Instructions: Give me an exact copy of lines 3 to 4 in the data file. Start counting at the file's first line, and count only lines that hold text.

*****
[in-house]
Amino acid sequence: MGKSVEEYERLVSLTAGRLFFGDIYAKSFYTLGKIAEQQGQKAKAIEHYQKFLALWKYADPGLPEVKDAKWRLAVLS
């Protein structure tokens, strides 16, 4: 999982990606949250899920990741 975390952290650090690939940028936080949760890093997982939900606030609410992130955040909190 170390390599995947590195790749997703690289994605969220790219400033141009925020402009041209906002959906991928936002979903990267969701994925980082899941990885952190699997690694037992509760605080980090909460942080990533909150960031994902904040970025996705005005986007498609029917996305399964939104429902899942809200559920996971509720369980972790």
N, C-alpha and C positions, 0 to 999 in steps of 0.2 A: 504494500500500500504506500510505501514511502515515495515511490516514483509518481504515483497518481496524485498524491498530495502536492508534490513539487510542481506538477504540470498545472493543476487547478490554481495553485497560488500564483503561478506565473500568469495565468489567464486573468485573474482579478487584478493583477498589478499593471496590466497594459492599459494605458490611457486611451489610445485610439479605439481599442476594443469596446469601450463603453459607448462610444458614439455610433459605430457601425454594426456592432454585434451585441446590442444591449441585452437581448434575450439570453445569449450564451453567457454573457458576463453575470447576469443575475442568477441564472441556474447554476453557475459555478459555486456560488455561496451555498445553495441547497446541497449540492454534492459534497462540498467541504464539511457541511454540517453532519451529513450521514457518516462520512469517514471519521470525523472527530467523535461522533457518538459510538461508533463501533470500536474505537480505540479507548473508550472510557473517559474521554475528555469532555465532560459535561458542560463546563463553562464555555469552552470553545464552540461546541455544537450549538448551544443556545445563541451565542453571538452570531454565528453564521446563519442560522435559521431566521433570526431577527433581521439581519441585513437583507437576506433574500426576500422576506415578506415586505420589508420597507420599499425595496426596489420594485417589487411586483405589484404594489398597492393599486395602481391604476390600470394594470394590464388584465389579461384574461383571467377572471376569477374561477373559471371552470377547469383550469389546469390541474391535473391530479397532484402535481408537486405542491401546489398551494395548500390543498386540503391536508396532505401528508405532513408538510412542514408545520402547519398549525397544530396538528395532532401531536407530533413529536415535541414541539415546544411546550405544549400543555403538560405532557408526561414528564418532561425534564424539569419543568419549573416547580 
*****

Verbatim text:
């Protein structure tokens, strides 16, 4: 999982990606949250899920990741 975390952290650090690939940028936080949760890093997982939900606030609410992130955040909190 170390390599995947590195790749997703690289994605969220790219400033141009925020402009041209906002959906991928936002979903990267969701994925980082899941990885952190699997690694037992509760605080980090909460942080990533909150960031994902904040970025996705005005986007498609029917996305399964939104429902899942809200559920996971509720369980972790």
N, C-alpha and C positions, 0 to 999 in steps of 0.2 A: 504494500500500500504506500510505501514511502515515495515511490516514483509518481504515483497518481496524485498524491498530495502536492508534490513539487510542481506538477504540470498545472493543476487547478490554481495553485497560488500564483503561478506565473500568469495565468489567464486573468485573474482579478487584478493583477498589478499593471496590466497594459492599459494605458490611457486611451489610445485610439479605439481599442476594443469596446469601450463603453459607448462610444458614439455610433459605430457601425454594426456592432454585434451585441446590442444591449441585452437581448434575450439570453445569449450564451453567457454573457458576463453575470447576469443575475442568477441564472441556474447554476453557475459555478459555486456560488455561496451555498445553495441547497446541497449540492454534492459534497462540498467541504464539511457541511454540517453532519451529513450521514457518516462520512469517514471519521470525523472527530467523535461522533457518538459510538461508533463501533470500536474505537480505540479507548473508550472510557473517559474521554475528555469532555465532560459535561458542560463546563463553562464555555469552552470553545464552540461546541455544537450549538448551544443556545445563541451565542453571538452570531454565528453564521446563519442560522435559521431566521433570526431577527433581521439581519441585513437583507437576506433574500426576500422576506415578506415586505420589508420597507420599499425595496426596489420594485417589487411586483405589484404594489398597492393599486395602481391604476390600470394594470394590464388584465389579461384574461383571467377572471376569477374561477373559471371552470377547469383550469389546469390541474391535473391530479397532484402535481408537486405542491401546489398551494395548500390543498386540503391536508396532505401528508405532513408538510412542514408545520402547519398549525397544530396538528395532532401531536407530533413529536415535541414541539415546544411546550405544549400543555403538560405532557408526561414528564418532561425534564424539569419543568419549573416547580 